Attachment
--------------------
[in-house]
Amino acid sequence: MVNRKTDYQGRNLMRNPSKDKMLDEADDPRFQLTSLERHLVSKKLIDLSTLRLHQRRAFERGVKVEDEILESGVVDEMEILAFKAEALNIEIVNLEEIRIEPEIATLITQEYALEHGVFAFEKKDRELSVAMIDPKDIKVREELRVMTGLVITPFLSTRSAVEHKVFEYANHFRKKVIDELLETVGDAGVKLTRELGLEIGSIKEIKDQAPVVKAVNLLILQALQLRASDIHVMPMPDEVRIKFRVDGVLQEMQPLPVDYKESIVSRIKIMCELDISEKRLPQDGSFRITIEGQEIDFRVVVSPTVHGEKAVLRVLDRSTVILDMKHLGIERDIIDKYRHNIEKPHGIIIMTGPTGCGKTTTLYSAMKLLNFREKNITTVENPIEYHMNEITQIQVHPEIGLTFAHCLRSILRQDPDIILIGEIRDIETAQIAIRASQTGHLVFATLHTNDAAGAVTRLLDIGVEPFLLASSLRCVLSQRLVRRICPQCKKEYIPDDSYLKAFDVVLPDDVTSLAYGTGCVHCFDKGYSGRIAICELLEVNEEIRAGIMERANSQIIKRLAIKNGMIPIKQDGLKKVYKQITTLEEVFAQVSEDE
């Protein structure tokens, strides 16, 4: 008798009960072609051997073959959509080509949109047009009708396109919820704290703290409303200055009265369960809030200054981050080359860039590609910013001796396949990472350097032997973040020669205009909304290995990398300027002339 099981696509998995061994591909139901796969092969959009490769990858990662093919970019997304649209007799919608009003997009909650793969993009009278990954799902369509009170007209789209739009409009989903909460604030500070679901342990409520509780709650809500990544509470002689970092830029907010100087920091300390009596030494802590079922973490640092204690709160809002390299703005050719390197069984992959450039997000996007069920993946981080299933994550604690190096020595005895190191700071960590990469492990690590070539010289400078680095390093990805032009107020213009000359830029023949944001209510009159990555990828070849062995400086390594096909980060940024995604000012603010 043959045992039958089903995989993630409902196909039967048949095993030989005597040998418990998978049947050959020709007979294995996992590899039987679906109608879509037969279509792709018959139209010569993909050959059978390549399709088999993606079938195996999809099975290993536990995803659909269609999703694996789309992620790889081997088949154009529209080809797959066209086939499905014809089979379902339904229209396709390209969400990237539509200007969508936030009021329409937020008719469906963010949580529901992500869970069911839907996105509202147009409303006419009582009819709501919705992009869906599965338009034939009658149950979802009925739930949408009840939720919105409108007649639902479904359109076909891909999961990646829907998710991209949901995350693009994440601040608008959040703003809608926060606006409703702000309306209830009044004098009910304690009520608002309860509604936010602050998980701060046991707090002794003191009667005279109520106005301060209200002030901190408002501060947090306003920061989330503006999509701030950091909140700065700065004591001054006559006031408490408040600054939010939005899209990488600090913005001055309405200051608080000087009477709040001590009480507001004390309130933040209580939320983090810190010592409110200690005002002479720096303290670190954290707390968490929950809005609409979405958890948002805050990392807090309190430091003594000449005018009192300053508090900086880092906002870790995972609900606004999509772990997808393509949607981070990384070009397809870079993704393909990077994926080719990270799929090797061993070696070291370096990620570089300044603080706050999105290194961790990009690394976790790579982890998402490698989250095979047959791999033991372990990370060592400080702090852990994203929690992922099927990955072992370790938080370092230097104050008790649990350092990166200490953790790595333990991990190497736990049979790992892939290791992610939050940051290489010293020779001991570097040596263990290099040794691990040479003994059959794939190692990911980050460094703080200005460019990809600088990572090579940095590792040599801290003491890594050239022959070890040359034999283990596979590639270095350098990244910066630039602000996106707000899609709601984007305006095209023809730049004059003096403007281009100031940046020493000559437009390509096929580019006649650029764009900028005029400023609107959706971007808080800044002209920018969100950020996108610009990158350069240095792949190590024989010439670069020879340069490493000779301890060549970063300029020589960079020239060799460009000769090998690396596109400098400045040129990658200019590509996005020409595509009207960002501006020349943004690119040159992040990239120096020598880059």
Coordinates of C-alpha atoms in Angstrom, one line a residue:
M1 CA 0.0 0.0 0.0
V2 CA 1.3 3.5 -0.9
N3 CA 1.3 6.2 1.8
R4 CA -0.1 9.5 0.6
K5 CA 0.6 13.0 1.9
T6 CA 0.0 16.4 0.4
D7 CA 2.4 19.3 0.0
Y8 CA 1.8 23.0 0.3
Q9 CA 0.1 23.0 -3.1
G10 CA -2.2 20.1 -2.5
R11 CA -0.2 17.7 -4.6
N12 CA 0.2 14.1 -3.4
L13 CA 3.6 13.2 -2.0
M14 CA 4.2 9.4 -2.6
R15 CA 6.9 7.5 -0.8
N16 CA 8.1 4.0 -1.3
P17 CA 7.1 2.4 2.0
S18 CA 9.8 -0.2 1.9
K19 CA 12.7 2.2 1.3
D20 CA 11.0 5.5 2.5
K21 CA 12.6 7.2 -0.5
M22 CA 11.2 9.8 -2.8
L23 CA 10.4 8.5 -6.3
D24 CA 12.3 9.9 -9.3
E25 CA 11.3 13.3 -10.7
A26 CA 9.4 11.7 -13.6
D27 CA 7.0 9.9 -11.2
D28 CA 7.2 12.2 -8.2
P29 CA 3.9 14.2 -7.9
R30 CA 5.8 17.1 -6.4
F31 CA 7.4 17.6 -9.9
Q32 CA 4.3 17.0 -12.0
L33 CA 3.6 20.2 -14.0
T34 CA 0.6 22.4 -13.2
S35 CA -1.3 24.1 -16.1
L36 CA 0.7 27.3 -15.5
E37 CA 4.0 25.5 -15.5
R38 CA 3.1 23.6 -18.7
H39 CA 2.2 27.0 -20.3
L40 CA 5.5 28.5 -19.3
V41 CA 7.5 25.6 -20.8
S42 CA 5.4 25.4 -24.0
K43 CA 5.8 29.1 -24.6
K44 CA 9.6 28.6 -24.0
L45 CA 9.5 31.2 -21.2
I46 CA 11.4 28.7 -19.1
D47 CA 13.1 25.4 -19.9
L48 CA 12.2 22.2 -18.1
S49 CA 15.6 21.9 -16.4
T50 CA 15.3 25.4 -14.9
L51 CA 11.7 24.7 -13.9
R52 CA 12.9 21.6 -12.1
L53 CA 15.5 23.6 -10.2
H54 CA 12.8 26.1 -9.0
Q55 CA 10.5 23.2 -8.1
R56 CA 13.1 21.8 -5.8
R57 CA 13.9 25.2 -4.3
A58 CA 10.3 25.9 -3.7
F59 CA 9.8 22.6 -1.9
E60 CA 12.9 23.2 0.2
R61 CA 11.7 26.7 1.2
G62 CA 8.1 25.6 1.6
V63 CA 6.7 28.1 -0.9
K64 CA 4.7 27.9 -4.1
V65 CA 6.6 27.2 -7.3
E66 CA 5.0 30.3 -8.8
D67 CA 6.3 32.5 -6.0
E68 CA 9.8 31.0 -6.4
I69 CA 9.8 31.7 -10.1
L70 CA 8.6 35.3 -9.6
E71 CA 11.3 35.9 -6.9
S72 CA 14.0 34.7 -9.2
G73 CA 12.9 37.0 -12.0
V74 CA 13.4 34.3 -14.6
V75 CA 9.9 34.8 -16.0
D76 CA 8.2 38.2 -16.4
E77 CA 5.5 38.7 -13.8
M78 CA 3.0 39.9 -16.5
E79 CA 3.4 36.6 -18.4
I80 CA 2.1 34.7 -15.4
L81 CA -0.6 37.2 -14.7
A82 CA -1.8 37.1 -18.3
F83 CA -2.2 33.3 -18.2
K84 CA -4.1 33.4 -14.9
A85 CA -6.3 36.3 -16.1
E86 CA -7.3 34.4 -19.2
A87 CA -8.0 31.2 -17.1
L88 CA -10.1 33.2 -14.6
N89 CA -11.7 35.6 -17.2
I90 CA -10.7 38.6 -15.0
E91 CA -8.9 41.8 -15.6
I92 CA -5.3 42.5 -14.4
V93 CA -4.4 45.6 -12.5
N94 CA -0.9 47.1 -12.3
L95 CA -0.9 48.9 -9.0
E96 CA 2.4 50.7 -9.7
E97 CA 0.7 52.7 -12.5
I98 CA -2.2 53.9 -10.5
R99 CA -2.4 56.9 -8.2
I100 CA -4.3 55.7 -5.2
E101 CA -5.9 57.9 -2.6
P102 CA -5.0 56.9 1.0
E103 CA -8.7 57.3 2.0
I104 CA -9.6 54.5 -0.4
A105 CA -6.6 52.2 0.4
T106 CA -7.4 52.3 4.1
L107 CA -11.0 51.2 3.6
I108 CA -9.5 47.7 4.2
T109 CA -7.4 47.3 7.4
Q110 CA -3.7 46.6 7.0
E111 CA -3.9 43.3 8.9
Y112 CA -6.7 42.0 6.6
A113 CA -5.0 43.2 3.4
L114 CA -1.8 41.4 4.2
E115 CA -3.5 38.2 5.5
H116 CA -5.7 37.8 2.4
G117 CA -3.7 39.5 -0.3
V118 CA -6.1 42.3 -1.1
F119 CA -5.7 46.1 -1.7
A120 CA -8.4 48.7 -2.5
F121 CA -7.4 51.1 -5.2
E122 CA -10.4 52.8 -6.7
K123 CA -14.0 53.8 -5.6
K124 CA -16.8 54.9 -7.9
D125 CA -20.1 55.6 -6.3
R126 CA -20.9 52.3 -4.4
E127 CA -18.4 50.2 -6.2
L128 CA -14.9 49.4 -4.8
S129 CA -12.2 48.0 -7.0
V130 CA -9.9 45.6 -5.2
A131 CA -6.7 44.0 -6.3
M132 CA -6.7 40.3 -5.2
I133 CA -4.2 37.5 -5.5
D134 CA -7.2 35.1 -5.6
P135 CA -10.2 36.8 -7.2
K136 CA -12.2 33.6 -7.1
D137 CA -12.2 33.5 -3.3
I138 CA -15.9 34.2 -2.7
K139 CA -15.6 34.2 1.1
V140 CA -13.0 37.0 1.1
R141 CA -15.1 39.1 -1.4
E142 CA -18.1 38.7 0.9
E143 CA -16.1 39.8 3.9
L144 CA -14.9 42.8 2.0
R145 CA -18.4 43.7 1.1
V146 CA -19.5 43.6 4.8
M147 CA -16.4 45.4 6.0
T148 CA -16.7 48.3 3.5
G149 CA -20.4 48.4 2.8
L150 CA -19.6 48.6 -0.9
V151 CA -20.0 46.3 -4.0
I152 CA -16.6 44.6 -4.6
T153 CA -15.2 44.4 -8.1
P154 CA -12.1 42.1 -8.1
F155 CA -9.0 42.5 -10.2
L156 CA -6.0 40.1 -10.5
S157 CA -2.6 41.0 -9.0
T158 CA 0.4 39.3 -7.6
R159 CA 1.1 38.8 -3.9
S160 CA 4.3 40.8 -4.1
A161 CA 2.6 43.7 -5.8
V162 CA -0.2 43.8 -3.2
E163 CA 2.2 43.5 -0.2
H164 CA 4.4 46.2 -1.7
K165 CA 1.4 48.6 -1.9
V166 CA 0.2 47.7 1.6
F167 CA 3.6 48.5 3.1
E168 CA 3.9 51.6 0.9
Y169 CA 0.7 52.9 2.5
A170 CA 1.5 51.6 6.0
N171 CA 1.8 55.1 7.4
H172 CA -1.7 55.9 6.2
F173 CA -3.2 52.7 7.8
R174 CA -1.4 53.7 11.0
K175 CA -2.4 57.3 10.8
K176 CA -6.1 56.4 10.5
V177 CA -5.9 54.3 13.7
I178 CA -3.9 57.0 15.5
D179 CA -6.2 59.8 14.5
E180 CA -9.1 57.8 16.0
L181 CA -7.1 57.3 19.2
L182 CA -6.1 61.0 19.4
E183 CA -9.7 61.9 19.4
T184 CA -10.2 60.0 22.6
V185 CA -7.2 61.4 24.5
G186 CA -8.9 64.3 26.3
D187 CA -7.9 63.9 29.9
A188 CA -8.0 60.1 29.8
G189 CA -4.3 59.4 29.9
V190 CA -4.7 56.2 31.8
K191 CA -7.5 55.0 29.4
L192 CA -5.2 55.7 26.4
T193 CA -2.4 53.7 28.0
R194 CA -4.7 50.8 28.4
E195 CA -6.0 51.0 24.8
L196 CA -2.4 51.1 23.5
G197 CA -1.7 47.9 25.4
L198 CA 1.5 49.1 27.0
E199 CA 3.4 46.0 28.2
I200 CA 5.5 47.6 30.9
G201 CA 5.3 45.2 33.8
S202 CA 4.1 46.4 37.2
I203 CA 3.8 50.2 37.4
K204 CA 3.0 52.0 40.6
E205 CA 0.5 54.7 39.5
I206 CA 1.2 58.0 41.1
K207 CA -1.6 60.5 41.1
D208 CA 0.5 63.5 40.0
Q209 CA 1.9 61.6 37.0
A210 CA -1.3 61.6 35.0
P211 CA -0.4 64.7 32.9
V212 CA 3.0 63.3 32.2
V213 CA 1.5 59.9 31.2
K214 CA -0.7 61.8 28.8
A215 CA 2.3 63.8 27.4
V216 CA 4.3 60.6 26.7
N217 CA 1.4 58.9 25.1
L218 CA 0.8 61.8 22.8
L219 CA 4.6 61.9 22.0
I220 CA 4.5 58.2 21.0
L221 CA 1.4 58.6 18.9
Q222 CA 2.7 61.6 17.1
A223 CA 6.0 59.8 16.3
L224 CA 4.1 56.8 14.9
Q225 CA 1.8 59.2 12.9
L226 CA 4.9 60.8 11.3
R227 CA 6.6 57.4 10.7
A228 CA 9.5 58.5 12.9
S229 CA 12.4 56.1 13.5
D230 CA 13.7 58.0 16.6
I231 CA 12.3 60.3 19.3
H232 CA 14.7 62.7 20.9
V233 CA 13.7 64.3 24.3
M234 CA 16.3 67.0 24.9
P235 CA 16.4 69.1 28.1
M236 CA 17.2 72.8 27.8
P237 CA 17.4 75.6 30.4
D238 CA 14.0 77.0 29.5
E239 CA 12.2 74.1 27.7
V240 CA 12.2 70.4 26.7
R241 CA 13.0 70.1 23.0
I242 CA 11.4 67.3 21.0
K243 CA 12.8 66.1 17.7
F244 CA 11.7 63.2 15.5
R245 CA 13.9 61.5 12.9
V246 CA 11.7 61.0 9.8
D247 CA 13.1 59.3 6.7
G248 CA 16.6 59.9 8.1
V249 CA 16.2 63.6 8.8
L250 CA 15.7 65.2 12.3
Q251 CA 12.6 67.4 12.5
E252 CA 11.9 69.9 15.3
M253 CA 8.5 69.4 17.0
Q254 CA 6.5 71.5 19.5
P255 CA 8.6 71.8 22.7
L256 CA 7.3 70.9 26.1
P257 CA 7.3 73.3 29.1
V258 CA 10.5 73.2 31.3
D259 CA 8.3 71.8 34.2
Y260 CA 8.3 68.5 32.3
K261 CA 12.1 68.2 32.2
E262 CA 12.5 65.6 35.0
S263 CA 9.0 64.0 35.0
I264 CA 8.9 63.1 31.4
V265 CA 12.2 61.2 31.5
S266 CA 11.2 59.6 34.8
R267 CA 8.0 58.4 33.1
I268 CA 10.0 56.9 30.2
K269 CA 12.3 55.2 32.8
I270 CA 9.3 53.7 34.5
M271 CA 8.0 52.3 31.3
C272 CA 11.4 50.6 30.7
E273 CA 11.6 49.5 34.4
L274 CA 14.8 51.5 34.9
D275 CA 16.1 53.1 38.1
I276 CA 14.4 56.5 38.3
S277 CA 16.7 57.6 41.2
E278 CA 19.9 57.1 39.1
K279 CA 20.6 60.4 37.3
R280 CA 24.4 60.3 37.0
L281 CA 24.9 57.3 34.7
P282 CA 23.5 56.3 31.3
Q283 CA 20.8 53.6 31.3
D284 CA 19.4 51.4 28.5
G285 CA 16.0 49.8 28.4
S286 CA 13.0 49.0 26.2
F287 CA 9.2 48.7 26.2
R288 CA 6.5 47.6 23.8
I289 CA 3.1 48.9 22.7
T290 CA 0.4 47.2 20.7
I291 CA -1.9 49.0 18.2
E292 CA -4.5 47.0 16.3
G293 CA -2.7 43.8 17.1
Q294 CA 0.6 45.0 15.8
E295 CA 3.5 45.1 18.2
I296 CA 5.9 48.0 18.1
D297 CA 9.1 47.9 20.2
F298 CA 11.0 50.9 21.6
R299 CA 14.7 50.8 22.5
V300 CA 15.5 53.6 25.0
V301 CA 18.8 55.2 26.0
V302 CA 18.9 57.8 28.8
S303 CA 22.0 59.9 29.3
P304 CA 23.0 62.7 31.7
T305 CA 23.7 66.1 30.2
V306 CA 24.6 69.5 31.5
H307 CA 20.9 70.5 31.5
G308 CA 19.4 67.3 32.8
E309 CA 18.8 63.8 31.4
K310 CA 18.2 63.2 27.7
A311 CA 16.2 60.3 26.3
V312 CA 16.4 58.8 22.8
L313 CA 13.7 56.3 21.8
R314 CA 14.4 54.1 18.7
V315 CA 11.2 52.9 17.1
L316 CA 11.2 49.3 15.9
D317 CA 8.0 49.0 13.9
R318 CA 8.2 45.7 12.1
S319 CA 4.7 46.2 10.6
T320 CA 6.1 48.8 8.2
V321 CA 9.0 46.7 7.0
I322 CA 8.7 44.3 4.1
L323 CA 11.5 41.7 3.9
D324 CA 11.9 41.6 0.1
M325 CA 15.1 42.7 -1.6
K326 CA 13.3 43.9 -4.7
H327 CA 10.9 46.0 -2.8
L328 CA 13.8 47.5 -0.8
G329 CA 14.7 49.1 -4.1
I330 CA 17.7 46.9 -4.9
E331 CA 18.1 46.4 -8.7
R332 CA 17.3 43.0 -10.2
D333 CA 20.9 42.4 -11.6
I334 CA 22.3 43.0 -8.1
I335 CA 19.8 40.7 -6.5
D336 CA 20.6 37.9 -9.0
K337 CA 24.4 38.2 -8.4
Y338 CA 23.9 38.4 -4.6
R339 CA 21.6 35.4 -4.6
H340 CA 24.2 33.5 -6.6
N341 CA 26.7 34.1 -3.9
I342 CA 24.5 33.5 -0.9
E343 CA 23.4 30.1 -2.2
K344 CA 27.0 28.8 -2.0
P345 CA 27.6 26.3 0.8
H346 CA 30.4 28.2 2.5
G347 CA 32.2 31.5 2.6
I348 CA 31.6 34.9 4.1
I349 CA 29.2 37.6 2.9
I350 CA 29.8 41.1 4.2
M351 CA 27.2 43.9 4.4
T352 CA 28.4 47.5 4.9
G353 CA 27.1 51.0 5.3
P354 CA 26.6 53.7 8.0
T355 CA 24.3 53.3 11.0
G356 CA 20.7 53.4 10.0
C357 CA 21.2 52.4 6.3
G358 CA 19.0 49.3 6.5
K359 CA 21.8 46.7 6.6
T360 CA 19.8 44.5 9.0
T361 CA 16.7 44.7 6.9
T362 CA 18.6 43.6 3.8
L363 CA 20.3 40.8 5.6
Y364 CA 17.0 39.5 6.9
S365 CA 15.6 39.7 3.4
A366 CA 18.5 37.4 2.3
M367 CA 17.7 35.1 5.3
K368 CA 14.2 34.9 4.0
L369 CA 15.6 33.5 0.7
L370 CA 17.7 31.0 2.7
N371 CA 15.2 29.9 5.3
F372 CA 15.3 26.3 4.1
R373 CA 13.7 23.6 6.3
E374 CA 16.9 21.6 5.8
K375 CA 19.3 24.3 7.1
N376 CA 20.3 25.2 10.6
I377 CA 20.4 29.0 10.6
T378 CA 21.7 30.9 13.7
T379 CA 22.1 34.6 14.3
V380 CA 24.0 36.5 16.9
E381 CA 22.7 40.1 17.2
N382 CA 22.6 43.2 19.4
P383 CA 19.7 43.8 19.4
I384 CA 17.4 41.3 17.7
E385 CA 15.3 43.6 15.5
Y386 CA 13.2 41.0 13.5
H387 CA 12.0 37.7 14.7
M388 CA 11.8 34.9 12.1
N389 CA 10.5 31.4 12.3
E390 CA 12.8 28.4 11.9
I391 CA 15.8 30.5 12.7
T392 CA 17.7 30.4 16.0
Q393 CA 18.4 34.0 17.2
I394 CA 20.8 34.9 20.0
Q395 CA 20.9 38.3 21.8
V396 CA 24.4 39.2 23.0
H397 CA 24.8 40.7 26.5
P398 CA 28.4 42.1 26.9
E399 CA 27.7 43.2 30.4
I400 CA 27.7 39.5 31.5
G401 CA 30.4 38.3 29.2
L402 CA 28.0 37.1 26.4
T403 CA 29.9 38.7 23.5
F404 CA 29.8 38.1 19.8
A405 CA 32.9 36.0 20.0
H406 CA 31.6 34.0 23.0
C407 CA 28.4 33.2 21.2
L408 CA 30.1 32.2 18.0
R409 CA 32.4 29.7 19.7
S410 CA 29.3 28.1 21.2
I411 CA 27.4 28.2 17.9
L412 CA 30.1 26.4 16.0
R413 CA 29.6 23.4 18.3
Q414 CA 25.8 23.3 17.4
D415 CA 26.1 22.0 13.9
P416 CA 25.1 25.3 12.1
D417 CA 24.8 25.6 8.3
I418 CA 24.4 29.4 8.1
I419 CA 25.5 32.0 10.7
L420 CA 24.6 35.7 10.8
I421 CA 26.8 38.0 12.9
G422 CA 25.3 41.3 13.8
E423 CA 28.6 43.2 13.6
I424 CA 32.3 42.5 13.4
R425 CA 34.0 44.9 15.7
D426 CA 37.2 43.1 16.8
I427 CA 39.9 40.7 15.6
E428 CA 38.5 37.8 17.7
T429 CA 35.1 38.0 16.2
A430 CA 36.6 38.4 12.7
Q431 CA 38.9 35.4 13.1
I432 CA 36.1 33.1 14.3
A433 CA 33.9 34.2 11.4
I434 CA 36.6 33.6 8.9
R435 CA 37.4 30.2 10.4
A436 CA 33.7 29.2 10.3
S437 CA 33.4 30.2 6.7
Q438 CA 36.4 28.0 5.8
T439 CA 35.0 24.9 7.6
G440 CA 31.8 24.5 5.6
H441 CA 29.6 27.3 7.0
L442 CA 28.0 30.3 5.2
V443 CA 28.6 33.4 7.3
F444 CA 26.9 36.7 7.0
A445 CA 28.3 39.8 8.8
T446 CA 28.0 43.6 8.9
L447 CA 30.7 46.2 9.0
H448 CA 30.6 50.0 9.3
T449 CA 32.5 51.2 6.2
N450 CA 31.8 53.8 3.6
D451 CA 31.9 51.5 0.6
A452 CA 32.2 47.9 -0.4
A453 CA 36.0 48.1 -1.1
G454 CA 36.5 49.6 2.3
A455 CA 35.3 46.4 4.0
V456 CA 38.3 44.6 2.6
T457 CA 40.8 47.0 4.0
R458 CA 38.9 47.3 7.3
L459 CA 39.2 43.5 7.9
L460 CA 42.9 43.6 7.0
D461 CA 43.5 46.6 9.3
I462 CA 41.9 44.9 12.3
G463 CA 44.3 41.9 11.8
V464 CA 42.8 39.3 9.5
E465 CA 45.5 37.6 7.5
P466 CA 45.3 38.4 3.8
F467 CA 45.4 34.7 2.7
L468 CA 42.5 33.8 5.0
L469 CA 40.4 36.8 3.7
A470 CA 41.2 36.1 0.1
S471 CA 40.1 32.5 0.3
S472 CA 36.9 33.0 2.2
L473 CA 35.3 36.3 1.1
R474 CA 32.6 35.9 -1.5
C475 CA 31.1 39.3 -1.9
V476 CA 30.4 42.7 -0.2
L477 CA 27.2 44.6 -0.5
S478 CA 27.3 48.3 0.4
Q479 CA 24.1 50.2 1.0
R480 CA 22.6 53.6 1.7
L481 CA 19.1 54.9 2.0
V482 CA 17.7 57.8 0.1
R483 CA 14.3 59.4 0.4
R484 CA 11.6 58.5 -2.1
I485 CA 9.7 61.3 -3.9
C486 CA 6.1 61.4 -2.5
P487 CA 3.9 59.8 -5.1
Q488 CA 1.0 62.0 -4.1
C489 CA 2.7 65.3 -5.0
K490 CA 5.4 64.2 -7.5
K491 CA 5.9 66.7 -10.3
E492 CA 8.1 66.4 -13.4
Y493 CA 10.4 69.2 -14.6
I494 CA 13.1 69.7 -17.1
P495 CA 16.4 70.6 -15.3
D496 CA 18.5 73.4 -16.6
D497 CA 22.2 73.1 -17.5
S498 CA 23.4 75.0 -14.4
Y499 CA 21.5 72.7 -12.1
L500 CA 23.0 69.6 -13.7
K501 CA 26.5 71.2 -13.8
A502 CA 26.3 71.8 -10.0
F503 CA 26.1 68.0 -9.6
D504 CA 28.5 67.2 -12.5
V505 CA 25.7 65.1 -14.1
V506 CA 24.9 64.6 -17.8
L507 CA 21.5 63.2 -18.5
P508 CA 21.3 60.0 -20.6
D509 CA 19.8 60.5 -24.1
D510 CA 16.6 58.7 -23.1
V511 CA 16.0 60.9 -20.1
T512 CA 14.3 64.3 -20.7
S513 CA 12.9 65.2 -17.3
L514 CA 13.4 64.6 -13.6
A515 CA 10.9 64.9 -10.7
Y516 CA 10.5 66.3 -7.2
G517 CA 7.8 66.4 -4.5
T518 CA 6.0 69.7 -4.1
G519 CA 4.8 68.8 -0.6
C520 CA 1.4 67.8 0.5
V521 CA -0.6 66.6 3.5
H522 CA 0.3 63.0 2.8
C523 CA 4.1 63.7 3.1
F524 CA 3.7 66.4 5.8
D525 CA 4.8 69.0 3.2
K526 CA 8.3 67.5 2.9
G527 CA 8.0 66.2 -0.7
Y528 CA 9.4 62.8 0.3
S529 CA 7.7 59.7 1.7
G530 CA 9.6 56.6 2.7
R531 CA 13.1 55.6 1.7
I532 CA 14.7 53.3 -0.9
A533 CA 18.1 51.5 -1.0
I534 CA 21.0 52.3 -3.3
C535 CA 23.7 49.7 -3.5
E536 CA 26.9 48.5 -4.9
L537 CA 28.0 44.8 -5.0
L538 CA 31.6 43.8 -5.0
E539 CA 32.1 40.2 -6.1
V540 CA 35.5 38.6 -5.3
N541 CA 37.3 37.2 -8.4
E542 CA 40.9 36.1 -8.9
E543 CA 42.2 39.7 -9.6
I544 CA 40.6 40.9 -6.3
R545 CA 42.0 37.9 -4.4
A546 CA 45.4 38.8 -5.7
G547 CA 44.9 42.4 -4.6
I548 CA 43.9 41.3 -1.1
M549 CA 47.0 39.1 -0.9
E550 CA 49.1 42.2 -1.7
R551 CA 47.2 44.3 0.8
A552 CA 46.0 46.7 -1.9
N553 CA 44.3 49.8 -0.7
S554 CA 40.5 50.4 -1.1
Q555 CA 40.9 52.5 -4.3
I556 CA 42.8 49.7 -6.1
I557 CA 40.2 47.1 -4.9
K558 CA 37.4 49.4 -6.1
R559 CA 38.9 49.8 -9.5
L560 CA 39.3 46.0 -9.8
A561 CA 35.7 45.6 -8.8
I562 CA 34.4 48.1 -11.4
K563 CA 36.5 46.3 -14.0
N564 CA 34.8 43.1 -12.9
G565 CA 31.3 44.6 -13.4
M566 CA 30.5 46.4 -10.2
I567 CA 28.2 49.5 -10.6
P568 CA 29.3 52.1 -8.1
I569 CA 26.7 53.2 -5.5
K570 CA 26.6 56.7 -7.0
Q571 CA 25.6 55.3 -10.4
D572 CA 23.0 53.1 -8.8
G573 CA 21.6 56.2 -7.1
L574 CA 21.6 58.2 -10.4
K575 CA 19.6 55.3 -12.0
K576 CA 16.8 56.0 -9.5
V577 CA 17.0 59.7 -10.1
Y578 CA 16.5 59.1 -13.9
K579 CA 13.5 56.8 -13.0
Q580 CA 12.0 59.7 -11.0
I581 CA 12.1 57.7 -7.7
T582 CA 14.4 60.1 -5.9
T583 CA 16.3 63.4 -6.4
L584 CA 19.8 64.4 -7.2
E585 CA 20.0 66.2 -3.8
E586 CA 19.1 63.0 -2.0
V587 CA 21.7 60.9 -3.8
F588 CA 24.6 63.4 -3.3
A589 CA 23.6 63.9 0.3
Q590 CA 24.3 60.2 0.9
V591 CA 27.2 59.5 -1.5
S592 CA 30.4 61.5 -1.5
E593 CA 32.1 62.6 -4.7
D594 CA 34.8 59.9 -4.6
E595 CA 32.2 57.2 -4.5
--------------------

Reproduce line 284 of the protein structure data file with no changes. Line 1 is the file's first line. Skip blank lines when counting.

R280 CA 24.4 60.3 37.0